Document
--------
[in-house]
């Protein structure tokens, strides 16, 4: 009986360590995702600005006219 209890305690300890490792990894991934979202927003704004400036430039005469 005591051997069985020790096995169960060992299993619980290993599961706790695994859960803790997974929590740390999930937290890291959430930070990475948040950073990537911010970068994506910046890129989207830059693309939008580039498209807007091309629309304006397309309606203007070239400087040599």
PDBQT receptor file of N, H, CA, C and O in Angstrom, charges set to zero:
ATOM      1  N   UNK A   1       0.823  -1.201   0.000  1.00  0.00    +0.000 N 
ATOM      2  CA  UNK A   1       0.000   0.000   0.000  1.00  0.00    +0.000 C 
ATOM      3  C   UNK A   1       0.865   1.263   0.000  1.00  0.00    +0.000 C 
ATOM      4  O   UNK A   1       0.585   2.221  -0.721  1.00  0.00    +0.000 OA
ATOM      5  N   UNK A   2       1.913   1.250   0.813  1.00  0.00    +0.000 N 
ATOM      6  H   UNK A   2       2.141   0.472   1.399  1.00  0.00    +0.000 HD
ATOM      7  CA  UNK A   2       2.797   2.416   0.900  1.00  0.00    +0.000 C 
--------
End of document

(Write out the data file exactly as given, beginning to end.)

[in-house]
């Protein structure tokens, strides 16, 4: 009986360590995702600005006219 209890305690300890490792990894991934979202927003704004400036430039005469 005591051997069985020790096995169960060992299993619980290993599961706790695994859960803790997974929590740390999930937290890291959430930070990475948040950073990537911010970068994506910046890129989207830059693309939008580039498209807007091309629309304006397309309606203007070239400087040599």
PDBQT receptor file of N, H, CA, C and O in Angstrom, charges set to zero:
ATOM      1  N   UNK A   1       0.823  -1.201   0.000  1.00  0.00    +0.000 N 
ATOM      2  CA  UNK A   1       0.000   0.000   0.000  1.00  0.00    +0.000 C 
ATOM      3  C   UNK A   1       0.865   1.263   0.000  1.00  0.00    +0.000 C 
ATOM      4  O   UNK A   1       0.585   2.221  -0.721  1.00  0.00    +0.000 OA
ATOM      5  N   UNK A   2       1.913   1.250   0.813  1.00  0.00    +0.000 N 
ATOM      6  H   UNK A   2       2.141   0.472   1.399  1.00  0.00    +0.000 HD
ATOM      7  CA  UNK A   2       2.797   2.416   0.900  1.00  0.00    +0.000 C 